In my vision at night I looked, and there before me was one like a son of man, coming with the clouds of heaven. He approached the Ancient of Days and was led into his presence. He was given authority, glory and sovereign power; all peoples, nations and men of every language worshiped him. His dominion is an everlasting dominion that will not pass away, and his kingdom is one that will never be destroyed.

This passage is about the messianic king. God had promised David that one of his own offspring would have a kingdom without end (2 Samuel 7:13), and this is who is being described here. Daniel has visions of many kingdoms rising to power, but the final kingdom that conquers them all is this kingdom of the Messiah. And this is the scene of the the great King coming to take his seat of honor and receive authority over all creation.

When we now look closer at how Jesus uses the phrase “Son of Man” to refer to himself, we can see that he is often referring to himself in terms of this passage!

At that time the sign of the Son of Man will appear in the sky, and all the nations of the earth will mourn. They will see the Son of Man coming on the clouds of the sky, with power and great glory. (Matt. 24:30)

Art of Transfiguration

We can see these in scenes the Son of Man coming in the clouds and the picture of Jesus having great glory, just as in Daniel. Here Jesus is hinting to his great glory as the Messiah by alluding to these passages, as he does many places. So, the passage in Daniel predicting the Son of Man coming in glory is central to what Jesus says about his own future, and is a prominent image in the New Testament to describe the glorified Christ on the throne in heaven. This explains Jesus’ usage of the term as prophetic toward his return as judge at the end of time, and also shows that he didn’t regard himself only as a humble human being, but as the predicted Messiah who would have a kingdom without end.


See Ch. 22, Jesus the Jewish Theologian, by Brad Young, Hendrickson 1995, p.243-52.

Photo: http://elizabethhagan.com/2014/03/02/wait/

Adonai – My Lord

by Lois Tverberg

If you confess with your mouth Jesus as Lord, and believe in your heart that God raised Him from the dead, you will be saved. Romans 10:9

The word adon (ah-DOAN) means “Lord,” as a term for royalty or authority, and of course, often in reference to God himself. With a possessive suffix, the word adonai means “my Lord,” and is used when displaying an attitude of obedient submission to a greater power. When we refer to God as Adonai, we are saying that he is sovereign and in authority over us personally.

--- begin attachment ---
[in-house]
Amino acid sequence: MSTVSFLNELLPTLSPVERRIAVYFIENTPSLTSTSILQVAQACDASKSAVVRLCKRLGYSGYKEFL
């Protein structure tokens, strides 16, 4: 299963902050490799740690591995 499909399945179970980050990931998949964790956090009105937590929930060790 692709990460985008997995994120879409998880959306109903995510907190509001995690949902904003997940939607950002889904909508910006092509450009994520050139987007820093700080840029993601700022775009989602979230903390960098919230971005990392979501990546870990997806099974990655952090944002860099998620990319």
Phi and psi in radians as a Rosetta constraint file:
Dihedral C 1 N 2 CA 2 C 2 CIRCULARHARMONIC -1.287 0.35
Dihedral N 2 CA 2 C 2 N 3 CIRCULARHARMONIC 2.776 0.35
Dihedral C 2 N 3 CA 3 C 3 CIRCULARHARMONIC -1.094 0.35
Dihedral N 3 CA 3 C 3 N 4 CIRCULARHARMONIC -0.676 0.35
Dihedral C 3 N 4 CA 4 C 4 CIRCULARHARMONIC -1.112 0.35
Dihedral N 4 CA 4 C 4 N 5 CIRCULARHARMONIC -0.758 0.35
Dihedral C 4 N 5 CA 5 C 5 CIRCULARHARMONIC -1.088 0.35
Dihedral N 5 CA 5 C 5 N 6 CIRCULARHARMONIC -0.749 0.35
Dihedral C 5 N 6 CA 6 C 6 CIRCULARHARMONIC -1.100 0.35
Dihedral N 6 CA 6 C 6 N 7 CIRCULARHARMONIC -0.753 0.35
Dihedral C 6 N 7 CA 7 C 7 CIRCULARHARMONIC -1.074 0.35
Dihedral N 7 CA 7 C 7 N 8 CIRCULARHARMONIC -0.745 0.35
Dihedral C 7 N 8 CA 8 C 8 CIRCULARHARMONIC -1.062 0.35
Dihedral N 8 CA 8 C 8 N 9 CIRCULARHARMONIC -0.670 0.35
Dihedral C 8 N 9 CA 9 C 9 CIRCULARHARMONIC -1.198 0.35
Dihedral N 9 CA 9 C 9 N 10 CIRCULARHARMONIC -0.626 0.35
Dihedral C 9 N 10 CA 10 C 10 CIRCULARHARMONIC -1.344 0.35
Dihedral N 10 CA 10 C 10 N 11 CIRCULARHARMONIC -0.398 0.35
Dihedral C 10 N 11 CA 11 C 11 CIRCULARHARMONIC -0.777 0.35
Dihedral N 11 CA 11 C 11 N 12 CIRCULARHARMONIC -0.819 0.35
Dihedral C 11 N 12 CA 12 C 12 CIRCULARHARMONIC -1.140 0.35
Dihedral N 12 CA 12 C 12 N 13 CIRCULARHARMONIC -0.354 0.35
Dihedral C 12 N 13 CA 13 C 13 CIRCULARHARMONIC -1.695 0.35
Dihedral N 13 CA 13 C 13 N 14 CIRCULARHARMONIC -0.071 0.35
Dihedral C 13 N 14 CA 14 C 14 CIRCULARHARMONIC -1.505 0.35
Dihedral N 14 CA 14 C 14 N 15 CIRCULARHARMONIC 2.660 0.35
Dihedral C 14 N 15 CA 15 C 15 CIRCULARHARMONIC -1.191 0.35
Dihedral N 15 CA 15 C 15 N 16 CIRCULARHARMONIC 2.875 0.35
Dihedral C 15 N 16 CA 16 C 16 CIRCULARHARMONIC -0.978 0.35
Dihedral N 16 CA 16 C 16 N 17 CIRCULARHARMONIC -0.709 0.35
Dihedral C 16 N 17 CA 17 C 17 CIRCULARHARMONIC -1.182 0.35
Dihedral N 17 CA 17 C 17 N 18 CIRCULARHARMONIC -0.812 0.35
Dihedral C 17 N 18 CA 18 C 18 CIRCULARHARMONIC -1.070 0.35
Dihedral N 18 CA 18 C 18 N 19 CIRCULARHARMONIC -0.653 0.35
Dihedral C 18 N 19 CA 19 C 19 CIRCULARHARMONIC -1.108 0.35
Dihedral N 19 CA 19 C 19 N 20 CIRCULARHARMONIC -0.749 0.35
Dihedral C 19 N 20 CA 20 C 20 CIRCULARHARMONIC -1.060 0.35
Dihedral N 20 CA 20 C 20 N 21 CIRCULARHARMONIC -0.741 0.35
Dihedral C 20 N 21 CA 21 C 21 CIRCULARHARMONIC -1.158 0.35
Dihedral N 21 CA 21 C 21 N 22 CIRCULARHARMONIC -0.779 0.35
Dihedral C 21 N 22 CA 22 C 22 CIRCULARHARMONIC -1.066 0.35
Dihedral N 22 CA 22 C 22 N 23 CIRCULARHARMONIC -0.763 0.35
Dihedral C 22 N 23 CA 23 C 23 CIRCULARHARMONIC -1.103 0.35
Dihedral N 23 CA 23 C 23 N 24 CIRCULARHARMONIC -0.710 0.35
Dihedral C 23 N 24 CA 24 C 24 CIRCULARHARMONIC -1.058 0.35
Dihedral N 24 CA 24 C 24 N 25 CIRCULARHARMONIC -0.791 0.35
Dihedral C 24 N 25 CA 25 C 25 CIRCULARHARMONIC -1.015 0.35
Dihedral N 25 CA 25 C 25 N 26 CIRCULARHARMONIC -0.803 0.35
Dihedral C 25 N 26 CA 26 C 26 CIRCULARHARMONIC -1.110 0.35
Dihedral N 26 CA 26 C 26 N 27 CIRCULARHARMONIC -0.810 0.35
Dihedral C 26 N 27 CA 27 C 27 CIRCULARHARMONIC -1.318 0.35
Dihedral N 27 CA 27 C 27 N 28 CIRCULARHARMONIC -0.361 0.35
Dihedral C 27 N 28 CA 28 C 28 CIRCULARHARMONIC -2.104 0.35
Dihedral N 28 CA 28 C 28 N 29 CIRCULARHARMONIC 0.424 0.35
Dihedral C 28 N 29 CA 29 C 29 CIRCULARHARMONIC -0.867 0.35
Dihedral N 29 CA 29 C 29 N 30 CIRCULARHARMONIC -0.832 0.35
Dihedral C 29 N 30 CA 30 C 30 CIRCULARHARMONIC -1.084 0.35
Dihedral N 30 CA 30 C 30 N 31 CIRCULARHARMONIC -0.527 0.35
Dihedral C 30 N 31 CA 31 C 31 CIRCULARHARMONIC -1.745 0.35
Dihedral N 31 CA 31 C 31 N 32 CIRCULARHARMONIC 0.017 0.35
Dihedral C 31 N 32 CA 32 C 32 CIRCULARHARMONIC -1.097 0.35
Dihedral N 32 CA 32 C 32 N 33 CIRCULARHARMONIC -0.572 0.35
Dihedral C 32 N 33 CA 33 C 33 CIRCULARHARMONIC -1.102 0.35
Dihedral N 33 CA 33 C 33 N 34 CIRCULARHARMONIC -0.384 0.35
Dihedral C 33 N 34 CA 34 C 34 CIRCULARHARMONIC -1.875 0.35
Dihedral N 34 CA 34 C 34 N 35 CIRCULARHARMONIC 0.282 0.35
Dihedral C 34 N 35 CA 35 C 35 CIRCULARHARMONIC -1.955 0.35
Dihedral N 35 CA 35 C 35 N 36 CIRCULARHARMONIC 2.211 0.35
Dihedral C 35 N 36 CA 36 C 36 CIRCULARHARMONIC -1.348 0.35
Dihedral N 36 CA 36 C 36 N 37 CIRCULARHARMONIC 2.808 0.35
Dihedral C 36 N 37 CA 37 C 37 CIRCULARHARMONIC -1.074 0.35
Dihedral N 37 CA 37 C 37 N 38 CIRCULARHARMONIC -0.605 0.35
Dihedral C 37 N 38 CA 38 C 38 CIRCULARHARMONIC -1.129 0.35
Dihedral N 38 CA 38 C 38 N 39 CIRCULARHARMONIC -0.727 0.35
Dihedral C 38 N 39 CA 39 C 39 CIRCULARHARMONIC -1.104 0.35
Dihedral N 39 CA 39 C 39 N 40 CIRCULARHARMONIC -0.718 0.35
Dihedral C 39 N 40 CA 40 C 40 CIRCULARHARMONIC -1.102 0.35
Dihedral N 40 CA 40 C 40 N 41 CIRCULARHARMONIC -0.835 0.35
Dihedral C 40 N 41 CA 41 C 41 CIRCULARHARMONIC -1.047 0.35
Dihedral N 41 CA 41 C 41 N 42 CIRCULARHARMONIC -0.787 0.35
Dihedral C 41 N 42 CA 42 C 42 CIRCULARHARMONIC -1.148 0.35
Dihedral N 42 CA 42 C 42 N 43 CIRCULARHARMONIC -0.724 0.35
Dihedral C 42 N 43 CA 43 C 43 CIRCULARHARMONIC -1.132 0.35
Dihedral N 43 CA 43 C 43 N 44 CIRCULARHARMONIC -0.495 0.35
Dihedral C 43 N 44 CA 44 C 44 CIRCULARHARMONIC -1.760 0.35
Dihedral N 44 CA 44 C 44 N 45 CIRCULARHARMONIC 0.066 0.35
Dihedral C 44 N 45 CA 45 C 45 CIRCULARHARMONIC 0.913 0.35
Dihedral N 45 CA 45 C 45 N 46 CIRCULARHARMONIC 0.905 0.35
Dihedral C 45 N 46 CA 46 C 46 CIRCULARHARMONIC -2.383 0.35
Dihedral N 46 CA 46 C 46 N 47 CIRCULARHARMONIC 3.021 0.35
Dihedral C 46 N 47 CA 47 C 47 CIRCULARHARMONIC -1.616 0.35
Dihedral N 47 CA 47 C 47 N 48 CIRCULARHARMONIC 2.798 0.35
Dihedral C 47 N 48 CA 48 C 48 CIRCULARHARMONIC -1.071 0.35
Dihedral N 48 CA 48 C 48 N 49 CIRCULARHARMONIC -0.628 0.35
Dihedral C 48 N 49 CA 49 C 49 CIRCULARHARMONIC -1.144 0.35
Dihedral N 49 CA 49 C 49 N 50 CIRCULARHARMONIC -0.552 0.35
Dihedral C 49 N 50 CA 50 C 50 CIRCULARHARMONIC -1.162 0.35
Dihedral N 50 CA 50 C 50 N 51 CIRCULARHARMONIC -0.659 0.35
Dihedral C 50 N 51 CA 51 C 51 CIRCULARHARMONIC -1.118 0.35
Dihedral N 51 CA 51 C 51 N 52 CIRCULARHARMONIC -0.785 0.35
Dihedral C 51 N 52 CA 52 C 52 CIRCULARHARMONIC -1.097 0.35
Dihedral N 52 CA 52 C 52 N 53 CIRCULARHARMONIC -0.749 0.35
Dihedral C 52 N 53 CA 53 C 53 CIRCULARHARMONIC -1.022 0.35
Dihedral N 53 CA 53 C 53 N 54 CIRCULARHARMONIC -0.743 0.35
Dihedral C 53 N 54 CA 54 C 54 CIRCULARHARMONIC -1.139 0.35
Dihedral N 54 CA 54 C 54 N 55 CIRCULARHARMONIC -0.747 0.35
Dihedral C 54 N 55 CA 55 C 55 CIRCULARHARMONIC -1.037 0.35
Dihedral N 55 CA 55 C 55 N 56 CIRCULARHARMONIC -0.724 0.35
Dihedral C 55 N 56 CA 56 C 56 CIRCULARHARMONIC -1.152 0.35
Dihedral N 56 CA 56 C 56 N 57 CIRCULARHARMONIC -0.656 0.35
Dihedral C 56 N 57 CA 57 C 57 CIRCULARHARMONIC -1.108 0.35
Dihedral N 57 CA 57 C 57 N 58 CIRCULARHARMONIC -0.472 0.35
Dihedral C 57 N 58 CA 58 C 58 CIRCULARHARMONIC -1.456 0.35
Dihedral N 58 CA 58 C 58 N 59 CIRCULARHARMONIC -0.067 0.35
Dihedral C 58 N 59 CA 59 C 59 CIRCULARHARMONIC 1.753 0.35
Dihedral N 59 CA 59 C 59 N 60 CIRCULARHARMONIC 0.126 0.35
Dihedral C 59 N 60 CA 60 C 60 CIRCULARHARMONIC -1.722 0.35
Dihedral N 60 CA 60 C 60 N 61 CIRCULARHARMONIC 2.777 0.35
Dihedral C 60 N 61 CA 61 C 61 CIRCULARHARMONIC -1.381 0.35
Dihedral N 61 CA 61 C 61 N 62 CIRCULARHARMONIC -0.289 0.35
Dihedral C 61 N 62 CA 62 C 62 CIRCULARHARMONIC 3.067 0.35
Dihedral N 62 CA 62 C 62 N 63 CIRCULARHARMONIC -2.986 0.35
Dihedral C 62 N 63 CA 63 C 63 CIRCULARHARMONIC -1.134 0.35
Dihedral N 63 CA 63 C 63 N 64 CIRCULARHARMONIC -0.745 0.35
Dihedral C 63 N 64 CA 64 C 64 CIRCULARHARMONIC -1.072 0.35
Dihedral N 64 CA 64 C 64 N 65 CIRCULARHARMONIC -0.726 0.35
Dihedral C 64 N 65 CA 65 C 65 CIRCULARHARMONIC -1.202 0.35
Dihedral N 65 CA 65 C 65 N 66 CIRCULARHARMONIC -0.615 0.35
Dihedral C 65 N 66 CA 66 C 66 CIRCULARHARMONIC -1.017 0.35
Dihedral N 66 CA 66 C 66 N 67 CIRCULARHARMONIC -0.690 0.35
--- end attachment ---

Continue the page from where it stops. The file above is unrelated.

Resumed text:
We can learn interesting things about Jesus by how he is addressed using the term,”Lord.” Throughout the gospels Jesus is addressed with respect by strangers as “rabbi” or “teacher.” Rarely is he addressed using his common name, Jesus, and only by demons (Mark 1:24) and a few who didn’t know him. But Jesus’ disciples and others who believed in him referred to him as “Lord,”1 suggesting that they were giving him great honor, with the understanding that he is the Messianic King.

To call Jesus, “Lord” is using a term for addressing royalty, like saying “Your Majesty” or “Your Highness.” It is also a common term for addressing God himself, and has a hint of worshipping Jesus as God. It is interesting that even though the demons know that he is the Son of God, they refuse to use the word Lord to address him! (Luke 4:34, 40)

To call him Lord is to say that he is the King that God has sent who has a right to reign over us. Jesus even seems to expect that those who call him Lord obey Him – he said, “Why do you call Me, ‘Lord, Lord,’ and do not do what I say?” (Luke 6:46). According to Paul, those who are saved have two things: both a belief in the atoning work of Jesus, and a commitment to honor him as their own Lord and King. As Paul says,

If you confess with your mouth Jesus as Lord, and believe in your heart that God raised him from the dead, you will be saved. (Romans 10:9)